Global Immigration Partners

Los Angeles Immigration & Naturalization Law Blog

Changes made that can affect spouses of H1B nonimmigrant workers

An H1B visa is a non-immigrant visa that allows companies in the United States to employ foreign workers in California and elsewhere in specialty occupations that require theoretical or technical expertise in specialized fields. The Department of Homeland Security has recently begun to accept applications after a new rule was applied in May that can affect the dependent spouses of H1B nonimmigrant workers. The spouses sometimes reside within the country under an H4B visa, which allows immediate family members of H1B visa holders to also live in the United States.

The DHS recently began accepting applications to allow spouses of certain nonimmigrant workers to seek employment while residing in the United States. Legislative measures taken earlier this year have made it possible for thousands who have an H4B status to seek paid employment. Typically, the EAD (employment authorization document) will be issued approximately 90 days following a submitted application.

Green cards and permanent residency issues

Many immigrants in California and elsewhere are able, under certain circumstances, to lawfully live and work in the United States indefinitely. Often, non-citizens face a variety of legal issues pertaining to green cards, visas or other matters of permanent residency.  The rules and regulations governing such things can sometimes be very complex and confusing for those involved.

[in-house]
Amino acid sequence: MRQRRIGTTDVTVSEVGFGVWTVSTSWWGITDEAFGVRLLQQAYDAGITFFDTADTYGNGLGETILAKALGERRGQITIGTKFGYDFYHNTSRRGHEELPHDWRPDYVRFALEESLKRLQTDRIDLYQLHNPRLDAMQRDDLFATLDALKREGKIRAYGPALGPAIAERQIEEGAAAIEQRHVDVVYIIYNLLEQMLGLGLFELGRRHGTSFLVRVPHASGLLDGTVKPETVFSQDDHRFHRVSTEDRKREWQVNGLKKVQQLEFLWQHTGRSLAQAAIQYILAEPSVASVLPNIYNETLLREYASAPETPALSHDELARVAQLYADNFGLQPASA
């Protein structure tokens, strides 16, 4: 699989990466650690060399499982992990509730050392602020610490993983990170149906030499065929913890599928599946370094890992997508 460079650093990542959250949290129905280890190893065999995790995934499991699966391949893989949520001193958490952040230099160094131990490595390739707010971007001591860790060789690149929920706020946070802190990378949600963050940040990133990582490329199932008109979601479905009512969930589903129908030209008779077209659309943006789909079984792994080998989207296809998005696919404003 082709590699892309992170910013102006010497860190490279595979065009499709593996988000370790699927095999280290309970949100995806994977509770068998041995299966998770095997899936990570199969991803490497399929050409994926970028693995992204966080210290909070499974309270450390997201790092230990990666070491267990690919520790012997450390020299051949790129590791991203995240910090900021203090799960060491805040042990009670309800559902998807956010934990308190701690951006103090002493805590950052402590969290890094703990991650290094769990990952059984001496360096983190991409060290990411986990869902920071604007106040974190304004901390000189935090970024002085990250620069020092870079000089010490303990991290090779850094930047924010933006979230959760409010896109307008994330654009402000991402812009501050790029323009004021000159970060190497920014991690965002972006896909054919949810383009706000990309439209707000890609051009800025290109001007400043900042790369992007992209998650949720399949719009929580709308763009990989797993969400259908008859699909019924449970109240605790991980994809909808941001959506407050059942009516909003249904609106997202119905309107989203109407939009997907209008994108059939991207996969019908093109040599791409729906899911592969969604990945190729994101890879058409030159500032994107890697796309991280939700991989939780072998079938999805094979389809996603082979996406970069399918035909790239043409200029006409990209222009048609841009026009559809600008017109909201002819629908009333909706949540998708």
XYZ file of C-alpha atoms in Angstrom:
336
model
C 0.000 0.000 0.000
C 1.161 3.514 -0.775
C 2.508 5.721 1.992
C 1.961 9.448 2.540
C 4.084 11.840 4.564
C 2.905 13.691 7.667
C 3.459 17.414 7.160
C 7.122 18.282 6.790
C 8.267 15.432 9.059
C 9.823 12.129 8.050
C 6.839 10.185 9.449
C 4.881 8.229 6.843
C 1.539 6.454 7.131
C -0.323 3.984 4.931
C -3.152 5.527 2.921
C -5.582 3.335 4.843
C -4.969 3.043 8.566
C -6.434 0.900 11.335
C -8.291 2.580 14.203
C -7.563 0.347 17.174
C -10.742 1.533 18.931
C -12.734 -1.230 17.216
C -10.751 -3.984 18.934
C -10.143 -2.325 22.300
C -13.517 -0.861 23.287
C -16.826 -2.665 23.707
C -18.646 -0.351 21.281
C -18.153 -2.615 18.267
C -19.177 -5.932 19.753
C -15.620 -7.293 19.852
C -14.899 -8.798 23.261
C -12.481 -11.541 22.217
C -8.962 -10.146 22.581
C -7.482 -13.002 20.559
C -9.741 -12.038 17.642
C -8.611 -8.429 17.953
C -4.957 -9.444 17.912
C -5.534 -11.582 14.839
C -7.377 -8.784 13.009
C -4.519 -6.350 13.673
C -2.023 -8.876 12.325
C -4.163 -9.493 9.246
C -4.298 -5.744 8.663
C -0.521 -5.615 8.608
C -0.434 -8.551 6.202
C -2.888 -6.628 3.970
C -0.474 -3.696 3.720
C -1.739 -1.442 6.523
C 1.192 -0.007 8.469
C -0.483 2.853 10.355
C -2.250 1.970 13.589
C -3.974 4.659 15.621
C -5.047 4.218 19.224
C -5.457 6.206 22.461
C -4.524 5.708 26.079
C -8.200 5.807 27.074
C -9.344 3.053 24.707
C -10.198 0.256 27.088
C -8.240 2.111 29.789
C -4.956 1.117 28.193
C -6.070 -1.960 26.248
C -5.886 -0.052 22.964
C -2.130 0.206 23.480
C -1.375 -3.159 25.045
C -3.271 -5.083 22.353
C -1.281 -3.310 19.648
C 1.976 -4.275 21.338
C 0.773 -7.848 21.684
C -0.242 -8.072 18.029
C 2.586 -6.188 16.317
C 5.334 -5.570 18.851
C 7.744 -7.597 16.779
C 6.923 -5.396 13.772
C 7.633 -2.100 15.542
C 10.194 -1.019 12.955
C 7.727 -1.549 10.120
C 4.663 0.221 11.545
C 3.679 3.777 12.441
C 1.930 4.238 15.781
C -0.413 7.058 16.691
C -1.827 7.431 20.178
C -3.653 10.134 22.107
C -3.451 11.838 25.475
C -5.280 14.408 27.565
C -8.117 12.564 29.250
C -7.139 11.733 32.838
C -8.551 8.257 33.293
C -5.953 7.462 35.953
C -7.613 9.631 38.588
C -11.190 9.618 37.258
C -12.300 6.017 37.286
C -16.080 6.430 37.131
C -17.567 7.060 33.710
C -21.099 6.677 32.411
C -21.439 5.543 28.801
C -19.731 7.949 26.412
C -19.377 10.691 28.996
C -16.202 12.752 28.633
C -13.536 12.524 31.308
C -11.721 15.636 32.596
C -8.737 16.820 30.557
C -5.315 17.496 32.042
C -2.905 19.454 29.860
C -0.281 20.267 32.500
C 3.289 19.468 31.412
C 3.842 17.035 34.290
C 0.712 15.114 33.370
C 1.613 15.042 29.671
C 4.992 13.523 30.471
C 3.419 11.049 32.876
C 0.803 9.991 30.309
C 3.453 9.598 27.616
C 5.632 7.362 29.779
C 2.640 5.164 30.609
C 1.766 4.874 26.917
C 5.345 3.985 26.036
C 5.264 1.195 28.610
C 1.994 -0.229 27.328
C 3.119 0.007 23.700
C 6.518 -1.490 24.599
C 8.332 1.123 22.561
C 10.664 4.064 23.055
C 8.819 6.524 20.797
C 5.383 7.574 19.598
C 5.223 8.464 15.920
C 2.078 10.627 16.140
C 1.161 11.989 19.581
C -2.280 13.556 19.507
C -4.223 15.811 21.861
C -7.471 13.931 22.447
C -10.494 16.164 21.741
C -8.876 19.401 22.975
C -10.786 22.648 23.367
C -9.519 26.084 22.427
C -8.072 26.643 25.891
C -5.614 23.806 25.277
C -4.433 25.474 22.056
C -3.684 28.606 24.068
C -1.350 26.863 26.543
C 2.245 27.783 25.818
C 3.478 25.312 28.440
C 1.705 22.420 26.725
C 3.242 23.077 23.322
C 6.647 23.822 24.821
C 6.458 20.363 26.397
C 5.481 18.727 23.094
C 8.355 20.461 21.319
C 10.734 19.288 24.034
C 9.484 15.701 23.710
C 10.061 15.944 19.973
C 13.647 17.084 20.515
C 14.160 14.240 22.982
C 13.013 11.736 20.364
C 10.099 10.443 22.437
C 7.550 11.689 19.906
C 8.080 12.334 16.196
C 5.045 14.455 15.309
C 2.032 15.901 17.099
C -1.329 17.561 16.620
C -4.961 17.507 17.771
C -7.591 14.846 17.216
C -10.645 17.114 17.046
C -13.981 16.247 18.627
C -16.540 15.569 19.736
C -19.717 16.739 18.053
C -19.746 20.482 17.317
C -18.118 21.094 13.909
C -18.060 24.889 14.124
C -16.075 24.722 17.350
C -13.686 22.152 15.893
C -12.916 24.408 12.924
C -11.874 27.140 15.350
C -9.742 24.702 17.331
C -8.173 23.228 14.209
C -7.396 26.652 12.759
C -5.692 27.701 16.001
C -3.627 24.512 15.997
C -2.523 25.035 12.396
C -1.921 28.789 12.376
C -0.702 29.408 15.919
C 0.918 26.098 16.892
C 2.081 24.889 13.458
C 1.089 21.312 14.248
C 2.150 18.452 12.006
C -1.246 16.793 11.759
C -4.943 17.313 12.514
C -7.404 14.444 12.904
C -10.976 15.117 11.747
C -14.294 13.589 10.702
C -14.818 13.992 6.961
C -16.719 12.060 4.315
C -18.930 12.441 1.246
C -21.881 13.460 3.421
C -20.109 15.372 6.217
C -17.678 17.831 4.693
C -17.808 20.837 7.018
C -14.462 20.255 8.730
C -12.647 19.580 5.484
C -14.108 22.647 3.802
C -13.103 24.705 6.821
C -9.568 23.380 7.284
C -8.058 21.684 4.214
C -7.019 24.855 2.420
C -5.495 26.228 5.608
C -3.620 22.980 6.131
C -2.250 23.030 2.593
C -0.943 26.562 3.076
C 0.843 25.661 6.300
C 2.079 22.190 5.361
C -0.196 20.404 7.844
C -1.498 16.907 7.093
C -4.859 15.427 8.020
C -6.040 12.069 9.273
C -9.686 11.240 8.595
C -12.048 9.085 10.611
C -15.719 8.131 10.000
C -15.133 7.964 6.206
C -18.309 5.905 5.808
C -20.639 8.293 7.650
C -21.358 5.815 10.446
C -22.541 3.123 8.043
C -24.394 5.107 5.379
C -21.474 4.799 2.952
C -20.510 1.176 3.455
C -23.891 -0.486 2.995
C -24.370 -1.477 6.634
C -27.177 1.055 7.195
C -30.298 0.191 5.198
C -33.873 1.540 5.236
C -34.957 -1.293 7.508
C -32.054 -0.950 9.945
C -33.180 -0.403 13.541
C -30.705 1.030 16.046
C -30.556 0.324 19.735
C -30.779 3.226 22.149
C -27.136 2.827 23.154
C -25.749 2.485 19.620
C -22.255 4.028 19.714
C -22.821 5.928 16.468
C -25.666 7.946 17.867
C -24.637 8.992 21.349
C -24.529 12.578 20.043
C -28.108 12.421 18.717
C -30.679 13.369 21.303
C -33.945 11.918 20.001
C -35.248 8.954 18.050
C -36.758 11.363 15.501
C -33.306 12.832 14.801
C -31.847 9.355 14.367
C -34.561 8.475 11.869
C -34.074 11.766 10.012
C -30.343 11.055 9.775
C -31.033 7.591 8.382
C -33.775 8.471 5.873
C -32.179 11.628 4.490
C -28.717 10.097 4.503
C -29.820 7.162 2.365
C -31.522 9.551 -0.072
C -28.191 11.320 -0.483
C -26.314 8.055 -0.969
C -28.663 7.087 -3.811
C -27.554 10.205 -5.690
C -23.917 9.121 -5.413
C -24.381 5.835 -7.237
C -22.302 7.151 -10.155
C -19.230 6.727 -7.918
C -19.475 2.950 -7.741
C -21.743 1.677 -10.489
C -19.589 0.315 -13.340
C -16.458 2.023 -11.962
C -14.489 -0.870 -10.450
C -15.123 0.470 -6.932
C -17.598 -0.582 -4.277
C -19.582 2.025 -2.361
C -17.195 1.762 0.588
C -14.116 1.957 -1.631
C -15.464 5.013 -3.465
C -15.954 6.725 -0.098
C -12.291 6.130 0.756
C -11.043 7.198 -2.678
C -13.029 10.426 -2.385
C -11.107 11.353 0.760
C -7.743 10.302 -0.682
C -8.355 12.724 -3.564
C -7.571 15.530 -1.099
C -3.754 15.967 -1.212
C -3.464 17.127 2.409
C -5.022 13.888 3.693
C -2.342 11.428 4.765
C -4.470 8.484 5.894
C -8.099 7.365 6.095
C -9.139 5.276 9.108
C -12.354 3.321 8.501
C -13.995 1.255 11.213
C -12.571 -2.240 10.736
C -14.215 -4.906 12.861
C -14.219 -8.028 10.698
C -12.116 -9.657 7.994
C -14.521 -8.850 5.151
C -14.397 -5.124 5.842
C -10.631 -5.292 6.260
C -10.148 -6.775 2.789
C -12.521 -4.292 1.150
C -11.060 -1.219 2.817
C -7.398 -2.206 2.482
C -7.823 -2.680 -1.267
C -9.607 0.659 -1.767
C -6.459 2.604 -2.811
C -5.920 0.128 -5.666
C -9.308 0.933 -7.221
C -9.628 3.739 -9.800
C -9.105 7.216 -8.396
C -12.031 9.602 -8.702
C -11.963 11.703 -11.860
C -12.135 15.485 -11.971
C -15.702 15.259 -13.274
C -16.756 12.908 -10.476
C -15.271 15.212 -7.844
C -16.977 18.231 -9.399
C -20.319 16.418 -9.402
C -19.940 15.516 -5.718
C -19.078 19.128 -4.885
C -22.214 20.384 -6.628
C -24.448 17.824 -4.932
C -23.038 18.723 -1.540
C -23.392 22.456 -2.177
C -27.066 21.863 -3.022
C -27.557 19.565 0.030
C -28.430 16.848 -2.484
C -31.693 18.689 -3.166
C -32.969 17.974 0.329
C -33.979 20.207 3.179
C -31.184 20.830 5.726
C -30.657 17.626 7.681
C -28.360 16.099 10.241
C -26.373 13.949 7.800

At Global Immigration Partners, we are dedicated to assisting you as you prepare to seek an adjustment of your legal status or search for answers to questions about other immigrant issues. Where green cards are concerned, some immigrants apply through their employers, while others base their applications on familial relationships. The processes vary, and each has its own benefits and challenges.

A bridge to America to sell

For years, the man had been telling Los Angeles area immigrants that he was an attorney who could help them deal with legal problems, including with U.S. Citizenship and Immigration Services. Unfortunately, as people found out, the man was not an attorney and he was not an immigration consultant either.

Earlier this year, he pleaded no contest to criminal charges for practicing law without a license and related matters. Authorities say he is far from the only one looking to prey on immigrants eager for assistance with USCIS and legal matters. He illustrates the point that immigrants and others looking for help with green cards, visas and adjustment of status should rely on law firms known for their honesty and track record.

Immigration court crisis deepens

Most of our readers will recall the surge of immigrants coming across the southern U.S. border last summer. Experts say that influx of 68,500 unaccompanied children and family units, mostly from Central America, pushed the backlog in federal immigration courts to unprecedented heights.

More than 445,000 immigration cases are now pending in courts in Los Angeles and across the nation. That's about a 30 percent backlog increase in a little over a year, experts say.

Who qualifies for a family-based visa?

Here in the Los Angeles area, there are spouses who are separated from their partners in life by thousands of miles. As if that separation isn't painful enough, there are parents who endure day after day without their children at their side. Those lost days can never be recaptured or relived as a united family.